6. Axe MJ, Konin J. Distance based criteria interval throwing program. J Sport Rehabil. 1992;1:32636.

  7. Axe MJ, Wickham R, Snyder-Mackler L. Data-based interval throwing programs for little league, high school, college, and professional baseball pitchers. Sport Med Arthrosc. 2001;9:2434.

  8. Axe MJ, Windley TC, Snyder-Mackler L. Data-based interval throwing programs for collegiate softball players. J Athl Train. 2002;37:194203.

  9. Fleisig GS, Bolt B, Fortenbaugh D, Wilk KE, Andrews JR. Biomechanical comparison of baseball pitching and long-toss: implications for training and rehabilitation. J Orthop Sports Phys Ther. 2011;41:296303.

  10. Melugin HP, Larson DR, Fleisig GS, Conte S, Fealy SA, Dines JS, et al. Baseball pitchersperceived effort does not match actual measured effort during a structured long-toss throwing program. Am J Sports Med. 2019;47:194954. Study revealing that a pitcher's perceived effort does not match their actual effort during a long-toss throwing programfor every 25% decrease in perceived effort, the pitcher only decreased their velocity by 11% and elbow varus torque by 7%.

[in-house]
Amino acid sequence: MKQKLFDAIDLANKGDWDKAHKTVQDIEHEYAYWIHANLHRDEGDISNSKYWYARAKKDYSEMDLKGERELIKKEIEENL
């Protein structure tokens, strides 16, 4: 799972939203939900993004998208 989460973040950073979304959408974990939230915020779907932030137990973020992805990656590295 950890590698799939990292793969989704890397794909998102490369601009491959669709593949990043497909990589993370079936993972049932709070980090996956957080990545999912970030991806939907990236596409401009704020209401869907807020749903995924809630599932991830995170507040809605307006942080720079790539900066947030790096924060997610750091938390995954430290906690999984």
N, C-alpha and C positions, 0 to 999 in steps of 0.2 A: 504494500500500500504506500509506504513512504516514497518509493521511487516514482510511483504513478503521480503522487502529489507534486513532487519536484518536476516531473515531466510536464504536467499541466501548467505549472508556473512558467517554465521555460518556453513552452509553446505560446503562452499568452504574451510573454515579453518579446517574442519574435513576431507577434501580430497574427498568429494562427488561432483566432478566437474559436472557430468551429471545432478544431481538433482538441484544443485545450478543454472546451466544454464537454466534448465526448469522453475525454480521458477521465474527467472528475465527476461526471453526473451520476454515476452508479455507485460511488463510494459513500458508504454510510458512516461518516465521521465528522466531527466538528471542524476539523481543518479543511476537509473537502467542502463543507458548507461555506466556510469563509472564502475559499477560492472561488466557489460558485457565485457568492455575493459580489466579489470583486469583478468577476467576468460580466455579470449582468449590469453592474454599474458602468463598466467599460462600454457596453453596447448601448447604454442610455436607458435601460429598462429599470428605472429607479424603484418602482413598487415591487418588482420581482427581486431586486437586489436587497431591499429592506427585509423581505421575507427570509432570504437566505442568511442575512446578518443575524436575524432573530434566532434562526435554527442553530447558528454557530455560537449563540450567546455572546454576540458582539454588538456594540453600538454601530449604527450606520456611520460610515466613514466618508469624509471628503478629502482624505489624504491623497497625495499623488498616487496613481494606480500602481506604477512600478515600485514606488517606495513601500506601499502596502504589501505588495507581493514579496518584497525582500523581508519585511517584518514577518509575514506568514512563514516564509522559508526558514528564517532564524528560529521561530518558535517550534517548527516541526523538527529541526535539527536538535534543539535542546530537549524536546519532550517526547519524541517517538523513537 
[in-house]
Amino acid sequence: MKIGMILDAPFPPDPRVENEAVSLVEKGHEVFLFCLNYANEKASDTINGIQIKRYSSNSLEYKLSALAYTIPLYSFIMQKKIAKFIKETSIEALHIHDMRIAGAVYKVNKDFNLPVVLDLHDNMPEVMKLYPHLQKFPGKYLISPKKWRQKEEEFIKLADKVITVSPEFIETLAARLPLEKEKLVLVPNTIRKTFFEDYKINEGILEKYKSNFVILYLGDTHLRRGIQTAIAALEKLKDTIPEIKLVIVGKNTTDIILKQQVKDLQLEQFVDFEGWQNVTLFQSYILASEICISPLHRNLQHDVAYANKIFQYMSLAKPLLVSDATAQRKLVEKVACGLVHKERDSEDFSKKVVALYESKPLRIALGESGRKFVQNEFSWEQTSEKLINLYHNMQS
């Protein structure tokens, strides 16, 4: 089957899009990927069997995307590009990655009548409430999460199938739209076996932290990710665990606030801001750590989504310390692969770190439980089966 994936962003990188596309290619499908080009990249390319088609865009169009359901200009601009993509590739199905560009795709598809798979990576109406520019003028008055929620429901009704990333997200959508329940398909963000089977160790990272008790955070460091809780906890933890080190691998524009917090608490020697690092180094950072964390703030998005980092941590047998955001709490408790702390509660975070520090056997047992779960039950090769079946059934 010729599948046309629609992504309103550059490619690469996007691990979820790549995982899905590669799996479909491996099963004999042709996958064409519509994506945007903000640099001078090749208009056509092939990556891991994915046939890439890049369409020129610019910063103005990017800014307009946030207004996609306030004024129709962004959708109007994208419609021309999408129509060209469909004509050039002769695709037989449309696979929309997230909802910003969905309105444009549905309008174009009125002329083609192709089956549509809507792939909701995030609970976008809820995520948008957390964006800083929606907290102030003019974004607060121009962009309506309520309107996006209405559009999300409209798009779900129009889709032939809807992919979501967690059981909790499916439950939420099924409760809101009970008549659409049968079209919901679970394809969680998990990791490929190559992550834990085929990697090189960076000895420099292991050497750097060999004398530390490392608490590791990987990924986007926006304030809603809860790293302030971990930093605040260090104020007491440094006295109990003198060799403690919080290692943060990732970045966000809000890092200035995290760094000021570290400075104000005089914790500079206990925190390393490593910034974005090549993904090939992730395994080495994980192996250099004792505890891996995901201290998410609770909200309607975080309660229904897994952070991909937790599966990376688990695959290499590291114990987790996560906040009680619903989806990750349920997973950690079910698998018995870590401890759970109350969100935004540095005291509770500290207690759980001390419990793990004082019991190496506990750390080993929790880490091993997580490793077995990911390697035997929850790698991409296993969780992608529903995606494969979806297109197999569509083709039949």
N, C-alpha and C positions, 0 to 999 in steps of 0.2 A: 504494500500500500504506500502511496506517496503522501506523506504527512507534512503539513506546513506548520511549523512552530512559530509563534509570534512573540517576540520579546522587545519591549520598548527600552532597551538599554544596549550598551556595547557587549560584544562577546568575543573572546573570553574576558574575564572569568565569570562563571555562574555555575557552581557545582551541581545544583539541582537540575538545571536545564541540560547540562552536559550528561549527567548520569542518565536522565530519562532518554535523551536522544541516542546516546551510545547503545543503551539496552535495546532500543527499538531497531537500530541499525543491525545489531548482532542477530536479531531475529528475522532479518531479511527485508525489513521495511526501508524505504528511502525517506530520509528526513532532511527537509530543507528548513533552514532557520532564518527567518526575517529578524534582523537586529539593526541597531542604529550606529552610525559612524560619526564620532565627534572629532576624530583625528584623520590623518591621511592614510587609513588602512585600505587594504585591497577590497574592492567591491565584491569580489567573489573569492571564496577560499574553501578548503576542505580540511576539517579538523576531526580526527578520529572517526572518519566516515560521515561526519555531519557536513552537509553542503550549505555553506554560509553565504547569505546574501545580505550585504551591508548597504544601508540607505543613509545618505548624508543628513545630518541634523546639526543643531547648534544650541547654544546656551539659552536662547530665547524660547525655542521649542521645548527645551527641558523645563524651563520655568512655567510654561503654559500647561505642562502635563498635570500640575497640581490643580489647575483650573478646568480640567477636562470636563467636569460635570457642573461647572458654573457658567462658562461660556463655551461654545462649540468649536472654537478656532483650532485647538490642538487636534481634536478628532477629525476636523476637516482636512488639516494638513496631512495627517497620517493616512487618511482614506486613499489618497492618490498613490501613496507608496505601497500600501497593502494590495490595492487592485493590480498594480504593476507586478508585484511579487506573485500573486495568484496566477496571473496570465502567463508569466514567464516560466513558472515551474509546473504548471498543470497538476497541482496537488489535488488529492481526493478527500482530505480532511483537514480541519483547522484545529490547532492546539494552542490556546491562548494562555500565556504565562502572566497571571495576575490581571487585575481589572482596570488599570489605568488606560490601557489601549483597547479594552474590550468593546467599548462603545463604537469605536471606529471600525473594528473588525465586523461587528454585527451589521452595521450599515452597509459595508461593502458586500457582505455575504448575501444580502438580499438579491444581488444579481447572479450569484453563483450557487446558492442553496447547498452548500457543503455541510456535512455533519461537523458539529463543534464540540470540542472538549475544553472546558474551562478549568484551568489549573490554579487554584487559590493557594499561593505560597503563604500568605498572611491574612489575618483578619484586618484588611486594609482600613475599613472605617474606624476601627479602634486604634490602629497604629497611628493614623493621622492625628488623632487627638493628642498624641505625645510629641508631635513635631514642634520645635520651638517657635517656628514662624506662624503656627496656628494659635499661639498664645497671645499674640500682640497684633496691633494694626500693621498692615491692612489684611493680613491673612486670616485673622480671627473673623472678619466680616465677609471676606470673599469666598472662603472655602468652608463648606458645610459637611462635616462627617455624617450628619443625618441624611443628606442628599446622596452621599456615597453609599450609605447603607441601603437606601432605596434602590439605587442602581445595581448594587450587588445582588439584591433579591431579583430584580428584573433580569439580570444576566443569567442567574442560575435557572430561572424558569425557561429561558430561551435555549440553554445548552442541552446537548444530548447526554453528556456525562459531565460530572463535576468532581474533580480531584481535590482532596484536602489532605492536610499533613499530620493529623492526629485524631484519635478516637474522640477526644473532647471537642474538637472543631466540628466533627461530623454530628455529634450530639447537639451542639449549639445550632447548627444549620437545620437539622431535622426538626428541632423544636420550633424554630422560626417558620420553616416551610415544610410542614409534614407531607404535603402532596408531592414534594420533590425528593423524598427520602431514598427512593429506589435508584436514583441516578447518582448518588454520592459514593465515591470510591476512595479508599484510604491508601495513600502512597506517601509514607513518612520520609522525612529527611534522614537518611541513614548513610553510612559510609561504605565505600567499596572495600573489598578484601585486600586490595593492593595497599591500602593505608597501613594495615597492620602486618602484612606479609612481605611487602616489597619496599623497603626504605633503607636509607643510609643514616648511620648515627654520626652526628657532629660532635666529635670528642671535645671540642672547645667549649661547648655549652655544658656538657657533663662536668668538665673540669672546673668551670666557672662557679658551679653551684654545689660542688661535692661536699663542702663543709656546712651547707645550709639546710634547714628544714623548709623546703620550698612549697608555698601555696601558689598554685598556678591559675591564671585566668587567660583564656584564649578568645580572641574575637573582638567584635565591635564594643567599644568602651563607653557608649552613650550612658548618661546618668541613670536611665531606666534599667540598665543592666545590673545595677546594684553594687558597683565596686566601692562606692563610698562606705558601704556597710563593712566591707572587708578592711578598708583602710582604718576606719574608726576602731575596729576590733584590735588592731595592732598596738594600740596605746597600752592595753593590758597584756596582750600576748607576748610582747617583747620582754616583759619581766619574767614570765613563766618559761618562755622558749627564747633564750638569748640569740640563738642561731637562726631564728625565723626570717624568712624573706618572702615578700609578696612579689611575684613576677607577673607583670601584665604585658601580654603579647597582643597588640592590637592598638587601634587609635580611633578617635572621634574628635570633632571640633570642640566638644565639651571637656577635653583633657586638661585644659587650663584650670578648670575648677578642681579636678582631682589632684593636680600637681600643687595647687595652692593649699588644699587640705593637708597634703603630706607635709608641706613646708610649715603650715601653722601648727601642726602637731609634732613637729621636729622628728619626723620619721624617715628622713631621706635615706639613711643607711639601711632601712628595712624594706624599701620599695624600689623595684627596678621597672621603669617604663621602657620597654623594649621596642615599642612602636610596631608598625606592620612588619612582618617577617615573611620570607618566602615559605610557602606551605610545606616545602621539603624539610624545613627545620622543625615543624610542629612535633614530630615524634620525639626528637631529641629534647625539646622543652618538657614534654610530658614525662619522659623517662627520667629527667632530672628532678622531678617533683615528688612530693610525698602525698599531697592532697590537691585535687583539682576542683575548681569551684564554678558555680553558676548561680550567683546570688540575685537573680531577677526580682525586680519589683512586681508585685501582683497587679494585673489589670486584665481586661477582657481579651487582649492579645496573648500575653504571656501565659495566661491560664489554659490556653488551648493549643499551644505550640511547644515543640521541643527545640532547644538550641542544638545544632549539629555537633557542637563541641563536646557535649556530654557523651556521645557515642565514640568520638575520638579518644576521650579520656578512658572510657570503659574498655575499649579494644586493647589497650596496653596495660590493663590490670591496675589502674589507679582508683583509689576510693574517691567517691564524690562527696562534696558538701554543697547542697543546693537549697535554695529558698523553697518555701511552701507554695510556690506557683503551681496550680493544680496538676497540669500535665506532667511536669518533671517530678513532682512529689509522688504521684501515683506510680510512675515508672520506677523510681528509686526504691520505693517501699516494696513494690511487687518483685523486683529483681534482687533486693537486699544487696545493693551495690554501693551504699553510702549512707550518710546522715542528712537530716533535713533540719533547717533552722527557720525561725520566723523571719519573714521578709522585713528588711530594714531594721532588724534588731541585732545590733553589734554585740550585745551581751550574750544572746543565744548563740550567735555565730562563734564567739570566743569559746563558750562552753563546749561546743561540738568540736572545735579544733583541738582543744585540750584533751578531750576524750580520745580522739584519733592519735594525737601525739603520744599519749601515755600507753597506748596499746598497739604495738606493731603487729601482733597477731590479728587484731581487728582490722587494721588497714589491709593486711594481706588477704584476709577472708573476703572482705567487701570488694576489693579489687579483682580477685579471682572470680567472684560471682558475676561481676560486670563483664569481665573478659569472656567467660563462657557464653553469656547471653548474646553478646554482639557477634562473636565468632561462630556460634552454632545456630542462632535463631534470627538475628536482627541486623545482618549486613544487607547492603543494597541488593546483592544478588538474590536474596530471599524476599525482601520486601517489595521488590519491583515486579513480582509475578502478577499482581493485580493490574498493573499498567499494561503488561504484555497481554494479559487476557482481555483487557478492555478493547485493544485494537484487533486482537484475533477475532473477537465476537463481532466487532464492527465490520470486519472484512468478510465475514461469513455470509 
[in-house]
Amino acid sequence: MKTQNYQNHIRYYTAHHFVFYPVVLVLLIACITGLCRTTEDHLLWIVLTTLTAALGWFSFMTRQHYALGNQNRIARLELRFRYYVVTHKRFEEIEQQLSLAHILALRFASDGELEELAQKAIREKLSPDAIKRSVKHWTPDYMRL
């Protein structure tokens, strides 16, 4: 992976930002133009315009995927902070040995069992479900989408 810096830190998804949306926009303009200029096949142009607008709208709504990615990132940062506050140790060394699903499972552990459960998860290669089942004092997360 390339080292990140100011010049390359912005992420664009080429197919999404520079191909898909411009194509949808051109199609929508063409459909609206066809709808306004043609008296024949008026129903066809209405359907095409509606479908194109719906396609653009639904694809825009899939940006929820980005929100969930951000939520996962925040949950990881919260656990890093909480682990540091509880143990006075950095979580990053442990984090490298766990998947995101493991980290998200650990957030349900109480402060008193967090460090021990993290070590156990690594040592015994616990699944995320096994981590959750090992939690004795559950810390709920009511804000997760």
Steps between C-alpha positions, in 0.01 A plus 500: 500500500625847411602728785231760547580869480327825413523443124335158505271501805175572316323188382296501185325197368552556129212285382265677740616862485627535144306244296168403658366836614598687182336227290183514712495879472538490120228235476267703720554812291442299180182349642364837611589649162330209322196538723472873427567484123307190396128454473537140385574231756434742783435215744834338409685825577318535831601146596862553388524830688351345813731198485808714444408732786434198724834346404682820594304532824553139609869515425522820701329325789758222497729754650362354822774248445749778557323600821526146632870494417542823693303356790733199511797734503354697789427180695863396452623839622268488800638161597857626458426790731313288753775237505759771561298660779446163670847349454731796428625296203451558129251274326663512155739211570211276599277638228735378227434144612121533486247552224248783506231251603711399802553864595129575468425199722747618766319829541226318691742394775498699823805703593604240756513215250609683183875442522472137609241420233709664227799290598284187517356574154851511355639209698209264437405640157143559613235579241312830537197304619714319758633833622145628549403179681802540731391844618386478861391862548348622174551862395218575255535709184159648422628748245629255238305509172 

11. Stone AV, Mannava S, Patel A, Marquez-Lara A, Freehill MT. Defining the long-toss: a professional baseball epidemiological study. Orthop J Sport Med. 2017;5(2).

  12. Camp CL, Tubbs TG, Fleisig GS, Dines JS, Dines DM, Altchek DW, et al. The relationship of throwing arm mechanics and elbow varus torque: within-subject variation for professional baseball pitchers across 82,000 throws. Am J Sports Med. 2017;45:30305.

  13. Dowling B, McNally MP, Laughlin WA, Onate JA. Changes in  throwing arm mechanics at increased throwing distances during structured long-toss. Am J Sports Med. 2018;46:30026. Study demonstrating the changes in arm biomechanics with increasing long-toss distances, including an increase in arm rotation, arm speed, and elbow varus torque, and a decrease in arm slot.

  14. Luo TD, Sciascia AD, Stone AV, Strahm JG, Mannava S, Waterman BR, et al. The effect of straight-line long-toss versus ultra-long-toss throwing on passive glenohumeral range of motion recovery after pitching. Sports Health. 2020. Study demonstrating no significant difference in glenohumeral external rotation measurements after ultra-long-toss compared to straight-line long-toss.